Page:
Fungal and bacterial contributions to nitrogen cycling in cheatgrass-invaded and uninvaded native sagebrush soils of the western USA
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There is interest in determining how cheatgrass (Bromus tectorum L.) modifies N cycling in sagebrush (Artemisia tridentata Nutt.) soils of the western USA.
To gain insight into the roles of fungi and bacteria in N cycling of cheatgrass-invaded and uninvaded sagebrush soils, the fungal protein synthesis inhibitor, cycloheximide (CHX), and the bacteriocidal compound, bronopol (BRO) were combined with a 15NH4 + isotope pool dilution approach.
CHX reduced gross N mineralization to the same rate in both sagebrush and cheatgrass soils indicating a role for fungi in N mineralization in both soil types. In cheatgrass soils BRO completely inhibited gross N mineralization, whereas, in sagebrush soils a BRO-resistant gross N mineralization rate was detected that was slower than CHX sensitive gross N mineralization, suggesting that the microbial drivers of gross N mineralization were different in sagebrush and cheatgrass soils. Net N mineralization was stimulated to a higher rate in sagebrush than in cheatgrass soils by CHX, implying that a CHX inhibited N sink was larger in the former than the latter soils. Initial gross NH4 + consumption rates were reduced significantly by both CHX and BRO in both soil types, yet, consumption rates recovered significantly between 24 and 48 h in CHX-treated sagebrush soils. The recovery of NH4 + consumption in sagebrush soils corresponded with an increase in the rate of net nitrification.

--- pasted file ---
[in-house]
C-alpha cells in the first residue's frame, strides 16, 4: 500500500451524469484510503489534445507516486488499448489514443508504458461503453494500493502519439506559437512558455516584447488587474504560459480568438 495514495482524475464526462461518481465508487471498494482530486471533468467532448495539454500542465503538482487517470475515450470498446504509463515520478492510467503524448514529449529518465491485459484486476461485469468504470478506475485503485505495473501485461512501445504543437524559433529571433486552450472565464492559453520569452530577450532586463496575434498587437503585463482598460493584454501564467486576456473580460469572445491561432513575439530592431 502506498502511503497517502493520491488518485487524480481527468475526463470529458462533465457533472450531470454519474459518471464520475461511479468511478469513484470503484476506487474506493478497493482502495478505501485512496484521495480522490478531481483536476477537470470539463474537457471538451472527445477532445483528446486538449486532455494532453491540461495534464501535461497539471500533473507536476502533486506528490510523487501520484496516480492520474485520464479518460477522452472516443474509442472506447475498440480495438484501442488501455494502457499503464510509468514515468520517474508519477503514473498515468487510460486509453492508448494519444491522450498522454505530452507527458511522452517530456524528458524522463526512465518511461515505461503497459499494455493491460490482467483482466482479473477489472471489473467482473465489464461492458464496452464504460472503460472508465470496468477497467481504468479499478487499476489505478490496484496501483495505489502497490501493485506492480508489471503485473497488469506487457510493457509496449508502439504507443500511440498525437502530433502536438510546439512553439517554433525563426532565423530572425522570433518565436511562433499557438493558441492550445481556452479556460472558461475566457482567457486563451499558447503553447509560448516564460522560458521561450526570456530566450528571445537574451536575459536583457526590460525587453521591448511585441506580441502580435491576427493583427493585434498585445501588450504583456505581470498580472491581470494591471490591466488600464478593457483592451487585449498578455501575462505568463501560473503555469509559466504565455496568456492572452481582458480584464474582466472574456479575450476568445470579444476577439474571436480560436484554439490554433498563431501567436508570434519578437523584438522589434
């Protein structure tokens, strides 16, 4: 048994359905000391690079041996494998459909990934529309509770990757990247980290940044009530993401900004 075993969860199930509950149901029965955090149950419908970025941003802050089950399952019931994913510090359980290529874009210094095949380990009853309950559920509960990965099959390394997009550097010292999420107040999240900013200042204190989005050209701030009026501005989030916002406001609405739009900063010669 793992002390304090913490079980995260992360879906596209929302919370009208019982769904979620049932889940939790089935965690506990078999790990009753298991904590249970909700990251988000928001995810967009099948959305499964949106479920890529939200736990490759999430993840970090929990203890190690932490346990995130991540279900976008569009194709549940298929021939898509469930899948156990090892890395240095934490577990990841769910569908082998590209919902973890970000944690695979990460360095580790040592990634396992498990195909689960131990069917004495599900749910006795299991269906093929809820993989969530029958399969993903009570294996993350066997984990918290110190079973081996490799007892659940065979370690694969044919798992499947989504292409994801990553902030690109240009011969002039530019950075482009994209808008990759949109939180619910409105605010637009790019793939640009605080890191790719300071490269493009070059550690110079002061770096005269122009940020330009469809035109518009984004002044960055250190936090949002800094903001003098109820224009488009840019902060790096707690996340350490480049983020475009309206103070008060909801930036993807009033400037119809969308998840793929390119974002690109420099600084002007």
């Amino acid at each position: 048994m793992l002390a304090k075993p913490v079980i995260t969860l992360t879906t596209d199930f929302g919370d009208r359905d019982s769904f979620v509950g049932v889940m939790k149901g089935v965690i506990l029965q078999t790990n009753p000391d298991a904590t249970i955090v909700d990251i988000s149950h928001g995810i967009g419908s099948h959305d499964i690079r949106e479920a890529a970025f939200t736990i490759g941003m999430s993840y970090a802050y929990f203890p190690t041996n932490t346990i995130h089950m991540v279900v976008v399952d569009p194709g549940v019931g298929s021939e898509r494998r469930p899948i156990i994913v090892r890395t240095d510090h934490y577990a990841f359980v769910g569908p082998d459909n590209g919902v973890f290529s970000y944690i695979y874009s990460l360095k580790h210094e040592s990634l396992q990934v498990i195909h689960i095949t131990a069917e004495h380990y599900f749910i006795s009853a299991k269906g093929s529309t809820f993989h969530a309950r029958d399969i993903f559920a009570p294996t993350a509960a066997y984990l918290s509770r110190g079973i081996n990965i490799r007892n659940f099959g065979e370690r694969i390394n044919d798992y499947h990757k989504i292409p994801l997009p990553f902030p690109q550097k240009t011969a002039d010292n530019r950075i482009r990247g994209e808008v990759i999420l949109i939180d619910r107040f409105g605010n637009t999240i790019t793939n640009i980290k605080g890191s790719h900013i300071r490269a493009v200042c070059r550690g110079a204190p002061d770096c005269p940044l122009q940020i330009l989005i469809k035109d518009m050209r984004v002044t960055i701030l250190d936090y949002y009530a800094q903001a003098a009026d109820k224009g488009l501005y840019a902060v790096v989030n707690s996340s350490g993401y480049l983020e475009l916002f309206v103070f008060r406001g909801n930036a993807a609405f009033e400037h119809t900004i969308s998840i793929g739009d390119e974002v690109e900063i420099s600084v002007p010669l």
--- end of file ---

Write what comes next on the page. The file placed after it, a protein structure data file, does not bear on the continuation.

These results suggest that cheatgrass invasion of sagebrush soils of the northern Great Basin reduces the capacity of the fungal N consumption sink, enhances the capacity of a CHX resistant N sink and alters the contributions of bacteria and fungi to gross N mineralization.
KeywordsCheatgrass Sagebrush Fungal and bacterial contributions to N cycling Isotope 15N pool dilution Antibiotic targeting
The authors thank Elizabeth Brewer, Stephanie Yarwood, Rocky Yarwood, and David Myrold for substantial help with the methods and analytical portions of this study, which was funded by the US Geological Survey Forest and Rangeland Ecosystem Science Center Coordinated Intermountain Restoration Project. Any use of trade names is for descriptive purposes only and does not imply endorsement by the U.S. Government.
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